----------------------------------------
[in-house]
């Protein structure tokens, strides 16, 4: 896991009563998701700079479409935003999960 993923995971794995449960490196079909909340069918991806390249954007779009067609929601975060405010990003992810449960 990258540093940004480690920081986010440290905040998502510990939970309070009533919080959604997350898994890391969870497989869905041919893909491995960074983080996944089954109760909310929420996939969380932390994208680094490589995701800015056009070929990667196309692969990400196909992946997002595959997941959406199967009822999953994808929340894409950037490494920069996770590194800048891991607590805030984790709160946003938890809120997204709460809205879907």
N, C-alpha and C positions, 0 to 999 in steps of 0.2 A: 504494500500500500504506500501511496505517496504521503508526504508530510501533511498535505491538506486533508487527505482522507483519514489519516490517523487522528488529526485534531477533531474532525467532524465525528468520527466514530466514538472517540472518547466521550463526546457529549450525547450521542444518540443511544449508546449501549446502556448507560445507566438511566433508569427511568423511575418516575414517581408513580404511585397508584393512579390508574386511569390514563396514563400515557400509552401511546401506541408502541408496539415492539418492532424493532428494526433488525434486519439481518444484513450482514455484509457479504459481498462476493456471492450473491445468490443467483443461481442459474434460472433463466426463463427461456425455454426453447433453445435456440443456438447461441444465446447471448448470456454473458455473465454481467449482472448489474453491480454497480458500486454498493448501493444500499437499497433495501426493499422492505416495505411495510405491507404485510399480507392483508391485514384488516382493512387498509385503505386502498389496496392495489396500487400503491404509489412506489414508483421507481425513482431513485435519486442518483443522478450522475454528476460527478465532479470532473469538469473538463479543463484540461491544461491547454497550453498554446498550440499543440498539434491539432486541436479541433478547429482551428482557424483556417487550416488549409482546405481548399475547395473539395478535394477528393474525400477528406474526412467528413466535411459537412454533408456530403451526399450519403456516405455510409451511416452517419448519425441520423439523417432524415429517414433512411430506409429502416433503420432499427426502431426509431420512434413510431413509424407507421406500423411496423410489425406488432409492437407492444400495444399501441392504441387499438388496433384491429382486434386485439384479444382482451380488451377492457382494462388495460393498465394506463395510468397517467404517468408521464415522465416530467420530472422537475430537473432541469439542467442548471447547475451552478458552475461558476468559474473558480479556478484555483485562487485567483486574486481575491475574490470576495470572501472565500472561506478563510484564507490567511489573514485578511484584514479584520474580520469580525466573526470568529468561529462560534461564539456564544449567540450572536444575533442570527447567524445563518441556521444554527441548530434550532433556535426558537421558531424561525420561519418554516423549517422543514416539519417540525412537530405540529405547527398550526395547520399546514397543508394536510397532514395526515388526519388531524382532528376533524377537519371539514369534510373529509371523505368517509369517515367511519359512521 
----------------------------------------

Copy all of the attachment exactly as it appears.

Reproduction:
[in-house]
């Protein structure tokens, strides 16, 4: 896991009563998701700079479409935003999960 993923995971794995449960490196079909909340069918991806390249954007779009067609929601975060405010990003992810449960 990258540093940004480690920081986010440290905040998502510990939970309070009533919080959604997350898994890391969870497989869905041919893909491995960074983080996944089954109760909310929420996939969380932390994208680094490589995701800015056009070929990667196309692969990400196909992946997002595959997941959406199967009822999953994808929340894409950037490494920069996770590194800048891991607590805030984790709160946003938890809120997204709460809205879907």
N, C-alpha and C positions, 0 to 999 in steps of 0.2 A: 504494500500500500504506500501511496505517496504521503508526504508530510501533511498535505491538506486533508487527505482522507483519514489519516490517523487522528488529526485534531477533531474532525467532524465525528468520527466514530466514538472517540472518547466521550463526546457529549450525547450521542444518540443511544449508546449501549446502556448507560445507566438511566433508569427511568423511575418516575414517581408513580404511585397508584393512579390508574386511569390514563396514563400515557400509552401511546401506541408502541408496539415492539418492532424493532428494526433488525434486519439481518444484513450482514455484509457479504459481498462476493456471492450473491445468490443467483443461481442459474434460472433463466426463463427461456425455454426453447433453445435456440443456438447461441444465446447471448448470456454473458455473465454481467449482472448489474453491480454497480458500486454498493448501493444500499437499497433495501426493499422492505416495505411495510405491507404485510399480507392483508391485514384488516382493512387498509385503505386502498389496496392495489396500487400503491404509489412506489414508483421507481425513482431513485435519486442518483443522478450522475454528476460527478465532479470532473469538469473538463479543463484540461491544461491547454497550453498554446498550440499543440498539434491539432486541436479541433478547429482551428482557424483556417487550416488549409482546405481548399475547395473539395478535394477528393474525400477528406474526412467528413466535411459537412454533408456530403451526399450519403456516405455510409451511416452517419448519425441520423439523417432524415429517414433512411430506409429502416433503420432499427426502431426509431420512434413510431413509424407507421406500423411496423410489425406488432409492437407492444400495444399501441392504441387499438388496433384491429382486434386485439384479444382482451380488451377492457382494462388495460393498465394506463395510468397517467404517468408521464415522465416530467420530472422537475430537473432541469439542467442548471447547475451552478458552475461558476468559474473558480479556478484555483485562487485567483486574486481575491475574490470576495470572501472565500472561506478563510484564507490567511489573514485578511484584514479584520474580520469580525466573526470568529468561529462560534461564539456564544449567540450572536444575533442570527447567524445563518441556521444554527441548530434550532433556535426558537421558531424561525420561519418554516423549517422543514416539519417540525412537530405540529405547527398550526395547520399546514397543508394536510397532514395526515388526519388531524382532528376533524377537519371539514369534510373529509371523505368517509369517515367511519359512521 